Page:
Business Briefs – May 21, 2017

Volkswagen Has Fix for More Cars in Cheating Scandal

SAN FRANCISCO (AP) – U.S. and California regulators have approved a fix for more Volkswagen cars caught up in the company’s emissions cheating scandal. The California Air Resources Board announced Friday that Volkswagen would provide owners of additional 2-liter diesel vehicles with the option of a modification to bring them into compliance with U.S. emissions standards.

Appeals Court Strikes Down FAA Drone Registration Rule

WASHINGTON (AP) – An appeals court has struck down a Federal Aviation Administration rule that requires owners to register drones used for recreation. The ruling on Friday is a victory for hobbyists. The FAA had cited safety concerns as it tried to tighten regulation of the fast-growing army of drone operators. Some pilots of commercial airliners have reported close calls with drones flying near airports.

Prospect of NAFTA Rewrite Gives U.S. Farmers a Case of Jitters

WASHINGTON (AP) – A big majority of rural Americans backed Donald Trump’s presidential bid, drawn to his calls to slash environmental rules, strengthen law enforcement and replace the federal health-care law. But many are nervous about Trump’s vow to overhaul trade policy, including his plan announced Thursday to renegotiate NAFTA.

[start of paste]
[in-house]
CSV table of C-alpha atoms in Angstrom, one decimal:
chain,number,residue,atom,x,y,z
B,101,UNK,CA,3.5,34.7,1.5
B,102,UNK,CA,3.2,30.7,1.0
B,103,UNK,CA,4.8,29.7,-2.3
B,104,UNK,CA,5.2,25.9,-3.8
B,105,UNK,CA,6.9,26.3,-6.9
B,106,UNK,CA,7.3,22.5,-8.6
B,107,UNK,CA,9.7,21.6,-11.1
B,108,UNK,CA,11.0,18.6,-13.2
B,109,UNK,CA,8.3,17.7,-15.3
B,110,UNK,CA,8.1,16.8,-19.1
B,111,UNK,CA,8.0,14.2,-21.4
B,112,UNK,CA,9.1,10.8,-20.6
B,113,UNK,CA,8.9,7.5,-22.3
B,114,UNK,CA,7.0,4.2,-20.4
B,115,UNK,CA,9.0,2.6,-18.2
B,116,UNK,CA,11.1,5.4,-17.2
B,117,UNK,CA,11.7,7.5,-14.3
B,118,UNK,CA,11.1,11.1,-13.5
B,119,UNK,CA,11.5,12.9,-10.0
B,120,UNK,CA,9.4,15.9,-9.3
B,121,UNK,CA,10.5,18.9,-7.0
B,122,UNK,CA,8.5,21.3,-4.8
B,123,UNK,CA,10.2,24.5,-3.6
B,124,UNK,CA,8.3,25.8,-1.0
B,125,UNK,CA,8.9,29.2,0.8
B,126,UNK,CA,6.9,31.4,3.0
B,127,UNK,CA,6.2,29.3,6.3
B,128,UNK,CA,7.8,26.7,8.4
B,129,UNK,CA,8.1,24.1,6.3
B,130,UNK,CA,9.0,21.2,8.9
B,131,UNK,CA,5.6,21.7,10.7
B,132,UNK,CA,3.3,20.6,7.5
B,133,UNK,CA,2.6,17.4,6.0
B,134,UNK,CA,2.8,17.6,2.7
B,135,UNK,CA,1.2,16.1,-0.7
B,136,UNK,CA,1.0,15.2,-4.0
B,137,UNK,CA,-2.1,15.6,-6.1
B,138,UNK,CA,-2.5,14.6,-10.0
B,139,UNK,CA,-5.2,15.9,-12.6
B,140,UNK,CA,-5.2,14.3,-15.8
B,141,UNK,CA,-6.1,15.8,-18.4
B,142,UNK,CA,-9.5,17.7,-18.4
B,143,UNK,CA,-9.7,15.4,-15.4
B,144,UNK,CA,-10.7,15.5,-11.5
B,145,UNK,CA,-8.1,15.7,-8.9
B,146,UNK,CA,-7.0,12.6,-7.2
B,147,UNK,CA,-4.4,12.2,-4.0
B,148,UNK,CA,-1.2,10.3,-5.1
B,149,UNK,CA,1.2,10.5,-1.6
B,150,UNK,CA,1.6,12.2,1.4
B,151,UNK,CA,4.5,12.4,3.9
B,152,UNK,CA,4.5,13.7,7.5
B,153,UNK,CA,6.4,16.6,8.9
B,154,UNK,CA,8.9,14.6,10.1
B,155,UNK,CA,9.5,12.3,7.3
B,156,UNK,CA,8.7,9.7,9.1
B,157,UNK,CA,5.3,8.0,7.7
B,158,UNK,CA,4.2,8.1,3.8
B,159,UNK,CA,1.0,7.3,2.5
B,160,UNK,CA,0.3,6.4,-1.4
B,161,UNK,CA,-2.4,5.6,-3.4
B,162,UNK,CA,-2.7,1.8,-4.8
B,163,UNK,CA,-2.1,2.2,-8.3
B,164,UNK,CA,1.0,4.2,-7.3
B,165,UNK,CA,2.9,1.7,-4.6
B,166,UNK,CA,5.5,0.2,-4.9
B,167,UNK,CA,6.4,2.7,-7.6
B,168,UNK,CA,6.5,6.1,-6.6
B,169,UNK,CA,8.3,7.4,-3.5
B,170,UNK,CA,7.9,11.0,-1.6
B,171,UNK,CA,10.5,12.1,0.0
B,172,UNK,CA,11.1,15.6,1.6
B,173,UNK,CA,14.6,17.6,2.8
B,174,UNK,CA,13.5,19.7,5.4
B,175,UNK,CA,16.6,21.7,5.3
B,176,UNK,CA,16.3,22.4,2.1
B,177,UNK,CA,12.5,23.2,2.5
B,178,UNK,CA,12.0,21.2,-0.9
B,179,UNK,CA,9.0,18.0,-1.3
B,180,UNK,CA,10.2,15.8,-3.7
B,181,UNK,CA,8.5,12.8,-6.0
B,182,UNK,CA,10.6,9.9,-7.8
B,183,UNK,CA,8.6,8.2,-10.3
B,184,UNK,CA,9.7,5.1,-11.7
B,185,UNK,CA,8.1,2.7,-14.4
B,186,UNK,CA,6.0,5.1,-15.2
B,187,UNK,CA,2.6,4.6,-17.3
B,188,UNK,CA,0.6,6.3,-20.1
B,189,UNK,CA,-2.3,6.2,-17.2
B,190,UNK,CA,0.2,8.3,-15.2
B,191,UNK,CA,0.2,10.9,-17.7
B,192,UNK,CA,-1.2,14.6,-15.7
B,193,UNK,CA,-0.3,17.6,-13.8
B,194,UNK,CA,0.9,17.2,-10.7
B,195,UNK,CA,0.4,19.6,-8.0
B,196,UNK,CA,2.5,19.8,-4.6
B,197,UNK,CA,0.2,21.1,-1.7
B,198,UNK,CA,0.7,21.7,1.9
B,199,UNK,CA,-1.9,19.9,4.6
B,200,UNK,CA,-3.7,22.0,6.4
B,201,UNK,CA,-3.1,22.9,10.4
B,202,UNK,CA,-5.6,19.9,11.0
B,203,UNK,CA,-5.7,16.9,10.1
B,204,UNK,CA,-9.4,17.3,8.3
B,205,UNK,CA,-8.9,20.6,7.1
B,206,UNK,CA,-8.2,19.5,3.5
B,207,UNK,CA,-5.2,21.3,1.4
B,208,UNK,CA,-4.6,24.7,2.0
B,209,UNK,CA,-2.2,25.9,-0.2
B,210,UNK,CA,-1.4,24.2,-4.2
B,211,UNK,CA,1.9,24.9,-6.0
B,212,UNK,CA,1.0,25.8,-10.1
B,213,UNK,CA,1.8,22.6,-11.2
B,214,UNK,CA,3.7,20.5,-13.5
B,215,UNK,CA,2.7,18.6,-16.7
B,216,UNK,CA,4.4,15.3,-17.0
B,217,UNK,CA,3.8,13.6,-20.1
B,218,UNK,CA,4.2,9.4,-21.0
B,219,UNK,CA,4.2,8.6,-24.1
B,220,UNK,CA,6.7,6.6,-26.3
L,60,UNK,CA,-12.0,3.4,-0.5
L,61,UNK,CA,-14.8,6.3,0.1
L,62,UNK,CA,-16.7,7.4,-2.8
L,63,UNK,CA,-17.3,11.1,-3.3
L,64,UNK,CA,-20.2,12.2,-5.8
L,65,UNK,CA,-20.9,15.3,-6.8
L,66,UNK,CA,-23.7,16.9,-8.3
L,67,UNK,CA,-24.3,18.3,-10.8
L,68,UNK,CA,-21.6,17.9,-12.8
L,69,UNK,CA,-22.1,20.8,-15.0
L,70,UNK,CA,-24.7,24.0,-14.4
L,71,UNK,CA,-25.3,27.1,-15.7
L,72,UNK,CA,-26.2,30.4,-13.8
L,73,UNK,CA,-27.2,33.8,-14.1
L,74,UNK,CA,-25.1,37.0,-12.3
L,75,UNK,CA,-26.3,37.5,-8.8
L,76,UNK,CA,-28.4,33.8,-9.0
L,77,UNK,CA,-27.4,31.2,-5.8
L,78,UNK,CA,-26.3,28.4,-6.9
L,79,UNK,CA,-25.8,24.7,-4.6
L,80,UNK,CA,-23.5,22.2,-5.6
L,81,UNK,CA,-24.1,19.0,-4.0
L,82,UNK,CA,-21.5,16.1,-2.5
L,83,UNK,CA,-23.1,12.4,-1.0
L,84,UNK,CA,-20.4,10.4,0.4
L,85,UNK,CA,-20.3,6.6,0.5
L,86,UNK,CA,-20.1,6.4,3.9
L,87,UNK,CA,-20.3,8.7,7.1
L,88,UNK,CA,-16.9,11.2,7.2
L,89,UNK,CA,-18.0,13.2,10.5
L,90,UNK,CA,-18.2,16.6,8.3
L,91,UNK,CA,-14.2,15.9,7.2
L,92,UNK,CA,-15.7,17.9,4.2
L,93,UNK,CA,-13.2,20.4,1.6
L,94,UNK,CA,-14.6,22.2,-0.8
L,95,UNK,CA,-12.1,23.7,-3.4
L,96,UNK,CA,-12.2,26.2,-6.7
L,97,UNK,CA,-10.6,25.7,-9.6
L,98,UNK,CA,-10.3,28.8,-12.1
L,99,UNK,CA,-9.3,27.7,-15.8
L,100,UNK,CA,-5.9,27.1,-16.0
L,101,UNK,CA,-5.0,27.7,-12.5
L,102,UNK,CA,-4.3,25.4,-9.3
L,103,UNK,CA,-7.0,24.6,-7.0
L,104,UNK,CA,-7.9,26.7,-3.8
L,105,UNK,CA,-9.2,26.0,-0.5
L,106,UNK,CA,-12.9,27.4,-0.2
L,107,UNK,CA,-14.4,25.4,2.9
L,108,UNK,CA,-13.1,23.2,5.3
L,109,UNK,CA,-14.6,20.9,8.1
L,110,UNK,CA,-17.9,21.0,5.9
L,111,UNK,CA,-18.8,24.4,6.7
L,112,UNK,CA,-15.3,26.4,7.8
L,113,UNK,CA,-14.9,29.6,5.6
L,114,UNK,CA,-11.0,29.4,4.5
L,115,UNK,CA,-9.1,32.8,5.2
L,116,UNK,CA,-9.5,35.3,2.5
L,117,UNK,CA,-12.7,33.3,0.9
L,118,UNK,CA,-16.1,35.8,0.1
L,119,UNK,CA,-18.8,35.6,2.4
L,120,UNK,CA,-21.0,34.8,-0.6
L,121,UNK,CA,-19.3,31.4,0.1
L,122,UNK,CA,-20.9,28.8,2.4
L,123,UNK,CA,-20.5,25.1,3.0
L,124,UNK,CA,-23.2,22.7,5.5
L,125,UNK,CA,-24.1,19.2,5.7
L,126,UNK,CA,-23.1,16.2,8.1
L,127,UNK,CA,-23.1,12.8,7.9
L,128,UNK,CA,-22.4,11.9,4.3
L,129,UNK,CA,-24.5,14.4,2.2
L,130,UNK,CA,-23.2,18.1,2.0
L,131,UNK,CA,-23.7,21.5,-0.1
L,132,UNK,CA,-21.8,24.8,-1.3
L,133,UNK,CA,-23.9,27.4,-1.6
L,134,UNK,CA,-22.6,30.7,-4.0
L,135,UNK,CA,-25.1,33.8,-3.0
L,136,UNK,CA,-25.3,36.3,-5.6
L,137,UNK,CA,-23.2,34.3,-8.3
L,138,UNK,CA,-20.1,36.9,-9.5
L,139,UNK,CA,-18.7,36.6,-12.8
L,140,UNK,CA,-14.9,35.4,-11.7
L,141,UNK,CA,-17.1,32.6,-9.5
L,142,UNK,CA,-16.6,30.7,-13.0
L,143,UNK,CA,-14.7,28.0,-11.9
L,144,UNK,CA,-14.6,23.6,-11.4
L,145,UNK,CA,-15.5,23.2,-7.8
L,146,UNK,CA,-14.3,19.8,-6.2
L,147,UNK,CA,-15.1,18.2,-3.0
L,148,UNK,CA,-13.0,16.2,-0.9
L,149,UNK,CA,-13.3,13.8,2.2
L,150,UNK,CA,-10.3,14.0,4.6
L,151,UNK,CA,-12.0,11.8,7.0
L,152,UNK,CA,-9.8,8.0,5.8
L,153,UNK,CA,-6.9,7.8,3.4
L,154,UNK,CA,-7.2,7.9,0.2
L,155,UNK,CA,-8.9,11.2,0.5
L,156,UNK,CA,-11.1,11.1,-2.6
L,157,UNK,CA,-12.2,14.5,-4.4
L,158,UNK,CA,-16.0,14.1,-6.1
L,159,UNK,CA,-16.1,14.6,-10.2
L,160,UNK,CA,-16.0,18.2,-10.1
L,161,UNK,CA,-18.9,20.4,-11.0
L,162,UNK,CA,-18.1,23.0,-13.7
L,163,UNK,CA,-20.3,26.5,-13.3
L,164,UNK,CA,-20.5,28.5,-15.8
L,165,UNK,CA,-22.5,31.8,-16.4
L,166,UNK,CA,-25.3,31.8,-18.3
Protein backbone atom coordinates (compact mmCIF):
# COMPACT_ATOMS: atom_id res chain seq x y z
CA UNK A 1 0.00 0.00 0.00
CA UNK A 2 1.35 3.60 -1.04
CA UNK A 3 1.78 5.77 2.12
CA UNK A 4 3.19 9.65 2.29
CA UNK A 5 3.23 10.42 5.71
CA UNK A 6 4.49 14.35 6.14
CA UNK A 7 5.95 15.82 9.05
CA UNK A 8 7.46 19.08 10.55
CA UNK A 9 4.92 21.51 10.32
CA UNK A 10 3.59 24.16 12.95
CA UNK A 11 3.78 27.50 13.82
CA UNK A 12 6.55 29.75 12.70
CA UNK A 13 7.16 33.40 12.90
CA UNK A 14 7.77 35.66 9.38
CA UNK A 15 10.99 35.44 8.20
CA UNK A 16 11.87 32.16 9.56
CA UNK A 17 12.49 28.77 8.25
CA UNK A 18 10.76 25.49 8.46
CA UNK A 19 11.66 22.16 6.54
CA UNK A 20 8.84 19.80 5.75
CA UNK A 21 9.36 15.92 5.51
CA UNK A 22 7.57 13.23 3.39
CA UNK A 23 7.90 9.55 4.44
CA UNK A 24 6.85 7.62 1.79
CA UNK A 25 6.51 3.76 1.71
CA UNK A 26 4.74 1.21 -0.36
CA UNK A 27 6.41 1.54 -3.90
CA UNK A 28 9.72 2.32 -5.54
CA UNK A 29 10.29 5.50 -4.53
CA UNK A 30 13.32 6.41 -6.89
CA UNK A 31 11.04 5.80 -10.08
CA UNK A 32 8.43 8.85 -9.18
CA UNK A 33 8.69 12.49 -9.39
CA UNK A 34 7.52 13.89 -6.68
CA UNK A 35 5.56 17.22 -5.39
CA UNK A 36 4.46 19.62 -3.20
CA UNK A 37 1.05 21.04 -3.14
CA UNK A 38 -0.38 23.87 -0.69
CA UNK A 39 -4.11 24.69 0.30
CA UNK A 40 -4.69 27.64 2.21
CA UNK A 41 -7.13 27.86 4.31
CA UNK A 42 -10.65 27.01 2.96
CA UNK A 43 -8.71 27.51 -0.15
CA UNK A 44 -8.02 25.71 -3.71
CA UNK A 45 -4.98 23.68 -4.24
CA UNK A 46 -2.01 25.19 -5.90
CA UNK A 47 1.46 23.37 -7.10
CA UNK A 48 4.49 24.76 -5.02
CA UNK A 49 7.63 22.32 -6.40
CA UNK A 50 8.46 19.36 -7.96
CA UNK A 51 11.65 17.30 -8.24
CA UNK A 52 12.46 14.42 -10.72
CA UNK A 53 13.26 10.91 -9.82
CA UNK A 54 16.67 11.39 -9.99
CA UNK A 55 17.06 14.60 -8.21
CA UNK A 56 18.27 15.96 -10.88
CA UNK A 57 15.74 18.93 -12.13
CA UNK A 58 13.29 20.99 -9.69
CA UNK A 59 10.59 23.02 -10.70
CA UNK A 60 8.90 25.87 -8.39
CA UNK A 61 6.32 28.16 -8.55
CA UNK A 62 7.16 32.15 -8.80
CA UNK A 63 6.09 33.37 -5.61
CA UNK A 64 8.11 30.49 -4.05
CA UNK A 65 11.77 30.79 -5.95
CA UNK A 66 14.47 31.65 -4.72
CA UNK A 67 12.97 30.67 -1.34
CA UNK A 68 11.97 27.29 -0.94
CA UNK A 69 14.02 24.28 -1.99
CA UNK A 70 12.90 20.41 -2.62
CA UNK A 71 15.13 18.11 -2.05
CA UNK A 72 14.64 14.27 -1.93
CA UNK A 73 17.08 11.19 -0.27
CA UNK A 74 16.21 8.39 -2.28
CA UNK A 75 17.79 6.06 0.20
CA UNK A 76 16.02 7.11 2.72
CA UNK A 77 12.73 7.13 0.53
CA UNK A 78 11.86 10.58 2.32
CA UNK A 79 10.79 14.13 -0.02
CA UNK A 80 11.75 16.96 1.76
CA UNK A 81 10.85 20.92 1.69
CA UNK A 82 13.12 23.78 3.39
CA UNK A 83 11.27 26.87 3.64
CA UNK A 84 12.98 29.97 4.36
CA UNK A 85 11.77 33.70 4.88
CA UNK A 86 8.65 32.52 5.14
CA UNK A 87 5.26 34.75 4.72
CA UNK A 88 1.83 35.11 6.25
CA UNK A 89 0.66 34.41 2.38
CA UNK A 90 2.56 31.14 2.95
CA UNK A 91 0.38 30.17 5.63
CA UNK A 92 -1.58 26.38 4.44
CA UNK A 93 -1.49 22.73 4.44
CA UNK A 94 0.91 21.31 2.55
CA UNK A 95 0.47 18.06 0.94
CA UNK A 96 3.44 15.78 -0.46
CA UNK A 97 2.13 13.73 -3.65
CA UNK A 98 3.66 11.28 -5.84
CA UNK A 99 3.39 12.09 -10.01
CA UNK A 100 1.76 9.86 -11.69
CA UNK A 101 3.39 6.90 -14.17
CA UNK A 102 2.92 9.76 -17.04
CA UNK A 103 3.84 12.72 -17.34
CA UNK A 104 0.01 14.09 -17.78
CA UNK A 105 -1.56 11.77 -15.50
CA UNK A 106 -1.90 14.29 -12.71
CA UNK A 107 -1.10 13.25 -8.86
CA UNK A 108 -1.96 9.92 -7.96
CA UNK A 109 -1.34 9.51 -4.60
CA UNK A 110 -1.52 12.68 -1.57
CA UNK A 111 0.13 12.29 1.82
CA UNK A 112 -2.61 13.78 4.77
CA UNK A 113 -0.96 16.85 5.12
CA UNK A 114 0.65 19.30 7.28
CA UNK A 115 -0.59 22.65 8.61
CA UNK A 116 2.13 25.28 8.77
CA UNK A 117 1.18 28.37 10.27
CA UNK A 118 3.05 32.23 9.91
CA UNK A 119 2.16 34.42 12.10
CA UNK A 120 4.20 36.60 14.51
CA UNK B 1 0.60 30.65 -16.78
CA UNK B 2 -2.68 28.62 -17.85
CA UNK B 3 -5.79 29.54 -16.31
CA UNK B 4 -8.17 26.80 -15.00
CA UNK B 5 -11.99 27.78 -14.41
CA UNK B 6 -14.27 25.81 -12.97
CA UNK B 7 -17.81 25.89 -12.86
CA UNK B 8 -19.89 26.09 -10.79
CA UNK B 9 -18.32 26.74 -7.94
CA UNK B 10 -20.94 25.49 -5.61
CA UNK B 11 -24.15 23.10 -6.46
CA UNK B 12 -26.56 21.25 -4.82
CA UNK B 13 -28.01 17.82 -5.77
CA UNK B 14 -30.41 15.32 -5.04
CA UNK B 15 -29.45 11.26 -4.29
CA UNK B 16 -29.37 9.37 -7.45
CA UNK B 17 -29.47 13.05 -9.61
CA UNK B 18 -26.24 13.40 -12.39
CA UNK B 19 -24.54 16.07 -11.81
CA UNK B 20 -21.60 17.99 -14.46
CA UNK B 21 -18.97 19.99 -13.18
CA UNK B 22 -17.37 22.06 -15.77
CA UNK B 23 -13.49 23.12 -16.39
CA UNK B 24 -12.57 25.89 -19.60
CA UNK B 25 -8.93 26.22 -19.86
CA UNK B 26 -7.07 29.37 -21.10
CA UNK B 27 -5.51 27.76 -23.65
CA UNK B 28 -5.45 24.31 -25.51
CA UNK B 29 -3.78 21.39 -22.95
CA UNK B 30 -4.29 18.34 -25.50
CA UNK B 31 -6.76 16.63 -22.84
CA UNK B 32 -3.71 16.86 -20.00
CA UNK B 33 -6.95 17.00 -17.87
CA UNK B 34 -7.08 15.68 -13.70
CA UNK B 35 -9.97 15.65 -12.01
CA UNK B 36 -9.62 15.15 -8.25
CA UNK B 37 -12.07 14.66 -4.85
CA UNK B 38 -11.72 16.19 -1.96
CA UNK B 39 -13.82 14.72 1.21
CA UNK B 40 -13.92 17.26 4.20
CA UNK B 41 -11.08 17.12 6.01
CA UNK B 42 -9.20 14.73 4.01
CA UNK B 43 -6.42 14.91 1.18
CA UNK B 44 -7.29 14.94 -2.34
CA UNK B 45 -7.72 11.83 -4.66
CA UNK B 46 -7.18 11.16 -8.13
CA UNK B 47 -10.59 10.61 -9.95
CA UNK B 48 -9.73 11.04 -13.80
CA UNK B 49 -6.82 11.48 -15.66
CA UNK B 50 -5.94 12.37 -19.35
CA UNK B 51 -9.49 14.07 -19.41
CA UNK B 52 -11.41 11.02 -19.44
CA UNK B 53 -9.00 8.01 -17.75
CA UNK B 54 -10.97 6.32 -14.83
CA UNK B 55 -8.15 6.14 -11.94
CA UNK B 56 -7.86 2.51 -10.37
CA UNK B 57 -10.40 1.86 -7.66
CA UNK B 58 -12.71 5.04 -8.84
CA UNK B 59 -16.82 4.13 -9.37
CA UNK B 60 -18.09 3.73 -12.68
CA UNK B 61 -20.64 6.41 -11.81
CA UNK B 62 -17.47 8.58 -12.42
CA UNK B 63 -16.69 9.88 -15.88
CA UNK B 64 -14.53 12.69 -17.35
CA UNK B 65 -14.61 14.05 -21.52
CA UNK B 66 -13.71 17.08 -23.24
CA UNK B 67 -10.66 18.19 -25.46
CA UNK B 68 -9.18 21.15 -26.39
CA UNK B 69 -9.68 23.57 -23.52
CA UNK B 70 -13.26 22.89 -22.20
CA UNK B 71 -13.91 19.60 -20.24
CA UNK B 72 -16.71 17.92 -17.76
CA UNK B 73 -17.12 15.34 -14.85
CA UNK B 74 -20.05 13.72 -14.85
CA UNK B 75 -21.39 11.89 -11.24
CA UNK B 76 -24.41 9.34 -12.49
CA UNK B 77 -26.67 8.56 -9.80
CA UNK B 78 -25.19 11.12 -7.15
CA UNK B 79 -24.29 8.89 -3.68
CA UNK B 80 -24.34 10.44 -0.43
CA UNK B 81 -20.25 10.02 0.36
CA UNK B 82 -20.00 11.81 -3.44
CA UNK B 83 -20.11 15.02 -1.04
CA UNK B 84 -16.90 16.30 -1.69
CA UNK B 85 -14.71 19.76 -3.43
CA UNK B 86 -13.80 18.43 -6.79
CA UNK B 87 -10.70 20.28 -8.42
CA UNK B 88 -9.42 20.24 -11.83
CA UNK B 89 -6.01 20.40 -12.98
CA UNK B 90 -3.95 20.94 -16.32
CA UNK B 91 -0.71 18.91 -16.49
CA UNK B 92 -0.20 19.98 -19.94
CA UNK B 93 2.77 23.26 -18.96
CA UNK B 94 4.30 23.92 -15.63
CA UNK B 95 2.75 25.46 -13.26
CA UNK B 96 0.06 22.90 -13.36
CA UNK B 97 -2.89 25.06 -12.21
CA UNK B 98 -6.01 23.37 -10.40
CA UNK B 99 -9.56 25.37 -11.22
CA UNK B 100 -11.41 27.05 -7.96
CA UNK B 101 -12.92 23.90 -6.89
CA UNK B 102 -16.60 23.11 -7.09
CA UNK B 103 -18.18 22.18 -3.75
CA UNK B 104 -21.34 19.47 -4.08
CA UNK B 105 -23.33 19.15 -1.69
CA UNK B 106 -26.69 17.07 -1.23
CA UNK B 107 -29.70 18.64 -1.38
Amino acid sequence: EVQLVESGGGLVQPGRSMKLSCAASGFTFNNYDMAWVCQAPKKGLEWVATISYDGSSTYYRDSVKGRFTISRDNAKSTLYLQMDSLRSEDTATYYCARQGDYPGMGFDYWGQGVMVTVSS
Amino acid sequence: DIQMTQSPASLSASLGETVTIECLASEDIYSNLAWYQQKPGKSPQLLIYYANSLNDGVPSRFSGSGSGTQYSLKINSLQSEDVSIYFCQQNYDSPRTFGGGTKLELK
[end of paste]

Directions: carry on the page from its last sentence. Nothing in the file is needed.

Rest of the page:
Trump’s message that NAFTA was a job-killing disaster had never resonated much in rural America. NAFTA had widened access to Mexican and Canadian markets, boosting U.S. farm exports and benefiting many farmers.

Trump’s Pick for Deputy Treasury Secretary Withdraws

WASHINGTON (AP) – President Donald Trump’s choice to be deputy treasury secretary, bank executive Jim Donovan, is withdrawing from consideration to be second in command for Treasury Secretary Steve Mnuchin. Treasury spokesman Tony Sayegh says Donovan withdrew to focus “his attention on his family.” Donovan is a managing director at Goldman Sachs and an adjunct professor at the University of Virginia School of Law.

Experts Question North Korea Role in WannaCry Cyberattack

TOKYO (AP) – Experts are questioning whether North Korea was behind the WannaCry cyberattack attack, saying it doesn’t fit the pattern of previous hacks blamed on Pyongyang. Identifying hackers behind sophisticated attacks is a notoriously difficult task. Proving they are acting under the explicit orders of a nation state is even trickier. Experts ask why, for example, would Pyongyang carry out a big hack that hurt its two closest strategic partners, China and Russia, for less than $100,000 in ransom.